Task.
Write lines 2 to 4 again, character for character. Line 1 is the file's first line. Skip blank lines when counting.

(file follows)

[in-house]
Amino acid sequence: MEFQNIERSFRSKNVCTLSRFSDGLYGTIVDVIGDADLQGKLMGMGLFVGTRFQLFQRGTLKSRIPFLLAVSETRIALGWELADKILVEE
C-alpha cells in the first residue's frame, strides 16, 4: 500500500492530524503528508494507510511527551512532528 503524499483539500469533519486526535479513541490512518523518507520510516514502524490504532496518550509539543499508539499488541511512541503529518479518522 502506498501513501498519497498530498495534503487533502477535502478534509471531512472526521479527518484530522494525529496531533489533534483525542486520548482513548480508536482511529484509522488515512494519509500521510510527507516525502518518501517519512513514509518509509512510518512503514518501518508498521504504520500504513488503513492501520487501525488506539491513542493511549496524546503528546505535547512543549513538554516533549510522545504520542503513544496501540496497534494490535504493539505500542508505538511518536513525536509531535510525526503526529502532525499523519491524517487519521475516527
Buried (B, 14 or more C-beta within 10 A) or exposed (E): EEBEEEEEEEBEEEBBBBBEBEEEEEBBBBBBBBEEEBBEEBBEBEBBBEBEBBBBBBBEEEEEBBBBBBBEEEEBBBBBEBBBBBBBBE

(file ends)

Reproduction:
Amino acid sequence: MEFQNIERSFRSKNVCTLSRFSDGLYGTIVDVIGDADLQGKLMGMGLFVGTRFQLFQRGTLKSRIPFLLAVSETRIALGWELADKILVEE
C-alpha cells in the first residue's frame, strides 16, 4: 500500500492530524503528508494507510511527551512532528 503524499483539500469533519486526535479513541490512518523518507520510516514502524490504532496518550509539543499508539499488541511512541503529518479518522 502506498501513501498519497498530498495534503487533502477535502478534509471531512472526521479527518484530522494525529496531533489533534483525542486520548482513548480508536482511529484509522488515512494519509500521510510527507516525502518518501517519512513514509518509509512510518512503514518501518508498521504504520500504513488503513492501520487501525488506539491513542493511549496524546503528546505535547512543549513538554516533549510522545504520542503513544496501540496497534494490535504493539505500542508505538511518536513525536509531535510525526503526529502532525499523519491524517487519521475516527
Buried (B, 14 or more C-beta within 10 A) or exposed (E): EEBEEEEEEEBEEEBBBBBEBEEEEEBBBBBBBBEEEBBEEBBEBEBBBEBEBBBBBBBEEEEEBBBBBBBEEEEBBBBBEBBBBBBBBE